Weaknesses: Overall, I found the paper interesting and practically useful; although I believe some additions to the empirical evaluation can improve the impact of the paper if there is any space left, such as the low-dimensional modeling ability of the proposed method, along with some experimental details, including the search space of hyper-parameters and the detailed description of the compared methods.
Correctness: The technical content of the paper is correct and major claims are well supported by the theoretical analysis and empirical evaluations. There is an unclear part for the optimizer. Because there are several parameters involving both Euclidean and hyperbolic geometries in this paper, such as Euclidean parameters W in Eq. (8), a in Eq. (10), \beta in Eq. (12), and hyperbolic parameters b in Eq. (8). As shown in the experimental settings, the Adam optimizer is selected to train the model. I think that the authors transfer the hyperbolic parameters to Euclidean parameters as the trainable objects to use the optimizer uniformly. This part should be clarified for correctness.
Clarity: Yes. This paper is well organized and easy to follow. The notations are consistent throughout the document, with necessary description clearly stated. The model structure depicted in Figure (2) gives a clear and intuitive picture of the overall framework.
Relation to Prior Work: Yes. Authors provided the relevant related works and elegantly show how their work improves on the existing literature in Introduction section. The existing works only consider single geometry embedding, either Euclidean or hyperbolic, while this work presents an interaction learning from both Euclidean and hyperbolic geometries for modeling graphs, which is a brand-new attempt in geometric deep learning.
Additional Feedback: In reality, many complex graphs may exhibit more than one geometric structure, and we cannot know in advance which geometric features are more appropriate for the nodes in graph representation learning. And the paper introduces this significant problem and then proposes a comprehensive geometry interaction learning method DIL in response to the problem. In the DIL, the different geometric features can be adaptively updated in local space and then conformally adjusted from dual space, which is not a trivial attempt between two different geometrics with independent close-form operations. Meanwhile, the intuitive interaction manner EucHyp is not ideal as the results shown in Table 2. In my view, this is an effective attempt to address a meaningful problem. The paper is generally well-written and structured clearly. However, there are still some issues that need to be clarified. 1)The values of hyperbolicity distribution are supposed to denote the proportion of corresponding hyperbolicity, which should be stated clearly. 2)For the experimental settings, the authors basically follow the same settings in related works. However, it would be beneficial for readers to compare and verify if details of settings could be attached to the additional material, such as search space of hyperparameters.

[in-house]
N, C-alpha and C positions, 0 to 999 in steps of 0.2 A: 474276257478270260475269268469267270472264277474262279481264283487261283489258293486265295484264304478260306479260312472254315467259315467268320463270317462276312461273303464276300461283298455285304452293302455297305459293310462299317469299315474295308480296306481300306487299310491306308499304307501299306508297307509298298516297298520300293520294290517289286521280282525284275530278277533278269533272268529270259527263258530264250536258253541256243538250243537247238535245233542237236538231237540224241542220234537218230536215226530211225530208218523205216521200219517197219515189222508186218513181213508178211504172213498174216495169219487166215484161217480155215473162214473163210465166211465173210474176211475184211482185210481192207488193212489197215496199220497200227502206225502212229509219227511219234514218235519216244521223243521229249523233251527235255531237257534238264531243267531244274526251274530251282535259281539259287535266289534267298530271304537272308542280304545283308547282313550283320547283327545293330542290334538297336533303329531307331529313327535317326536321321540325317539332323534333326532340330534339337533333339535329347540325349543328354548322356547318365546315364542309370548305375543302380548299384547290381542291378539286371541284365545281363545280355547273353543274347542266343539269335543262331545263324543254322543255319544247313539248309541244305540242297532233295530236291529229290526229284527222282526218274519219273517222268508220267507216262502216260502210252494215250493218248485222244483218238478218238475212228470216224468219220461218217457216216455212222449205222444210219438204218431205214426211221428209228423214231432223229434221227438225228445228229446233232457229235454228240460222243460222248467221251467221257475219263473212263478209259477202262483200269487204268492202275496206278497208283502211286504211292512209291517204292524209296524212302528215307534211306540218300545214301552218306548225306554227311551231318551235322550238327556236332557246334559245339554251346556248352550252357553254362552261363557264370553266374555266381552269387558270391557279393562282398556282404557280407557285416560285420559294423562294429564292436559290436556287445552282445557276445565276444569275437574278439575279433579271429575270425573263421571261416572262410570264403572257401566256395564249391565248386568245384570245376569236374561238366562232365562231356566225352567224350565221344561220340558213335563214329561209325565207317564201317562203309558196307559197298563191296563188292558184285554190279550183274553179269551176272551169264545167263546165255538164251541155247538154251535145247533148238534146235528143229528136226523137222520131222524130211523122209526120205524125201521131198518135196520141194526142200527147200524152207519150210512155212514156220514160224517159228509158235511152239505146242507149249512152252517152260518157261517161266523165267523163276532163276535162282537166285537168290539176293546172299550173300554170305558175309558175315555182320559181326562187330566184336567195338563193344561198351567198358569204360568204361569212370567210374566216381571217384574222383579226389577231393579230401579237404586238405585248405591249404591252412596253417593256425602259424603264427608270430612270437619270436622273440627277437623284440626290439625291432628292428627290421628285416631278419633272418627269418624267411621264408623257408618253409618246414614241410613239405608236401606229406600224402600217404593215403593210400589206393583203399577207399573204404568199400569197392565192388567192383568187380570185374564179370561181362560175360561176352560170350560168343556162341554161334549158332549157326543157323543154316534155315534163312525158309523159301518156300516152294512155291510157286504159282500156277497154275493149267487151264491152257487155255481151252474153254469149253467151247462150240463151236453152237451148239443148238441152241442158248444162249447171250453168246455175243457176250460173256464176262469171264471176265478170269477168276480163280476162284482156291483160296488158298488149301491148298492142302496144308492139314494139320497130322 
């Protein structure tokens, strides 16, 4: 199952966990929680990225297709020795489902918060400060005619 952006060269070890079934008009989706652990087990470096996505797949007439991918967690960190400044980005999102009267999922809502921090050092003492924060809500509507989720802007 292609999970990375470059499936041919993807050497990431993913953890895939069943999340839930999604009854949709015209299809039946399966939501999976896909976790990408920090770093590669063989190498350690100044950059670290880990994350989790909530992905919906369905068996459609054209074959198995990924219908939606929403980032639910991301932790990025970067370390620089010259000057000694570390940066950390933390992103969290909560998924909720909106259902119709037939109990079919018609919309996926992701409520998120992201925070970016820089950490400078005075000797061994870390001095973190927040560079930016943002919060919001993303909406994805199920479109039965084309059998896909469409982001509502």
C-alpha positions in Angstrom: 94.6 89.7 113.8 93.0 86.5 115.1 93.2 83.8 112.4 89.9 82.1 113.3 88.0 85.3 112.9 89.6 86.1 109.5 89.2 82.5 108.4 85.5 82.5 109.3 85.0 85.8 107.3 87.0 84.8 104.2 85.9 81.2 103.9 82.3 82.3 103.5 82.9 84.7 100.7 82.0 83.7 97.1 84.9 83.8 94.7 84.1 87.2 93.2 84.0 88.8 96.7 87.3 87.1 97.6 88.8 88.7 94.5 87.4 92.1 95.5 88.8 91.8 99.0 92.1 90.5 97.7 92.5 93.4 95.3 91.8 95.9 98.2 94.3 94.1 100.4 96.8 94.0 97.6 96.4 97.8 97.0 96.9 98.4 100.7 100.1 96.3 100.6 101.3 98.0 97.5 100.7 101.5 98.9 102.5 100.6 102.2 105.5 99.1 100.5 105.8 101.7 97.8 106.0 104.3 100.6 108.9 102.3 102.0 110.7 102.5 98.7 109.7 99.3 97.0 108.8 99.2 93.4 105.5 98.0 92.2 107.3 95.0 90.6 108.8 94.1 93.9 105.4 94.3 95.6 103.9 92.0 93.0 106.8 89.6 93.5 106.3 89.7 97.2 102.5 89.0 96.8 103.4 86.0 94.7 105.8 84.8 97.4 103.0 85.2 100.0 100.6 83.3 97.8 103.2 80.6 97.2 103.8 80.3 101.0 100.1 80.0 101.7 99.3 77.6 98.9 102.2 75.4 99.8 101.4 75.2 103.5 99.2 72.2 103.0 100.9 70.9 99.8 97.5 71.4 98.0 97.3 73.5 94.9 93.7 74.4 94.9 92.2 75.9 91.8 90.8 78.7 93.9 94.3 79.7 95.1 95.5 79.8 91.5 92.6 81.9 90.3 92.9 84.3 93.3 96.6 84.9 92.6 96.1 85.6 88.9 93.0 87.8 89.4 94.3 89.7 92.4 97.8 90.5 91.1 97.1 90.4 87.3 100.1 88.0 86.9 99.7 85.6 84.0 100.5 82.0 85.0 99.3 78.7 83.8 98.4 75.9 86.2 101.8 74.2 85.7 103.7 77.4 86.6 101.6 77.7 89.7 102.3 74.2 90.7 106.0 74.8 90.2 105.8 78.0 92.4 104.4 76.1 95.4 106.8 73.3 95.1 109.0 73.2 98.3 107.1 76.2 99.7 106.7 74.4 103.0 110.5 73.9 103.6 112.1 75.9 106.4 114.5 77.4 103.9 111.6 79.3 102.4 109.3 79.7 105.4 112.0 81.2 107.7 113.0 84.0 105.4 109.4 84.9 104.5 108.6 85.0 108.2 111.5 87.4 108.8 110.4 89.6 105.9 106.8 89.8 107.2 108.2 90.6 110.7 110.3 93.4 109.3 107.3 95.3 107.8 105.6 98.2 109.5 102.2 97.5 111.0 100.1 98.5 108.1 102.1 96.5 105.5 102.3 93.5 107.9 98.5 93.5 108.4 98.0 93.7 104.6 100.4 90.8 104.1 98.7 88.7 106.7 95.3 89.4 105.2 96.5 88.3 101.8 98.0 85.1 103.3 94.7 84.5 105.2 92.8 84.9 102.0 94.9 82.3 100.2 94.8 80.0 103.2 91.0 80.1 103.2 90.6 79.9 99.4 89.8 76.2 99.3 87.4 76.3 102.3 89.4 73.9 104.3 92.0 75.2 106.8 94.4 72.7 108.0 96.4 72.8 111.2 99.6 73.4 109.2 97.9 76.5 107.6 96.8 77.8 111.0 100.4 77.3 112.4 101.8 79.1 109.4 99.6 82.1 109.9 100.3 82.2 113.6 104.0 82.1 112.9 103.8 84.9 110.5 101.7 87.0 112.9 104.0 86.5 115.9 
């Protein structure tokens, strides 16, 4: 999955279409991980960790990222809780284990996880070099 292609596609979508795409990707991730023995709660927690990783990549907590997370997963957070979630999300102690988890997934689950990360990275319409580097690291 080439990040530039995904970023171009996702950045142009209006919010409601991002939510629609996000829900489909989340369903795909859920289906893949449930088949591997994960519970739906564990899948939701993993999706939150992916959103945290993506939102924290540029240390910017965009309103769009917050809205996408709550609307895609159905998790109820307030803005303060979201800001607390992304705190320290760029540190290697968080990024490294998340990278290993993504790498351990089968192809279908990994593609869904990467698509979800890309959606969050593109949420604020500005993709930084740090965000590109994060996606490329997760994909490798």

Summary and Contributions: This paper proposes a graph geometry interaction learning method which allows to embed a graph into a Euclidean space and a hyperbolic space simultaneously. More specifically, mapping between two spaces, distance-aware attention mechanism for hyperbolic propogation, and a feature interaction learning module are mainly explored. Experiments around node classification and link prediction shows promising results.
Strengths: The theoretical grounding such as Hyperbolic geometry, graph attention networks and extended improved study such as geometry message propagation, probability assembling are clear and reliable. The visualization of Euclidean and hyperbolic embeddings is intuitive. The topic is around improving GNN to extract more features and is relevant to NeurIPS community.
Weaknesses: Explanation around why applying exponential and logarithmic mapping features and feature interaction can be proved in detailed. The model can be seen as a combination of an Euclidean and a hyperbolic model. Novelty is limited. Also, the model performs an online ensemble of these two models. What if the two models are trained offline, before being combined by a weight hyperparameter?
Relation to Prior Work: Yes, the proposed interaction learning aims to collect the features from hyperbolic and Euclidean spaces, and discussion about prior works are well organized and clarified.
Additional Feedback: The authors address my concerns during the rebuttal period. The scores are maintained the same.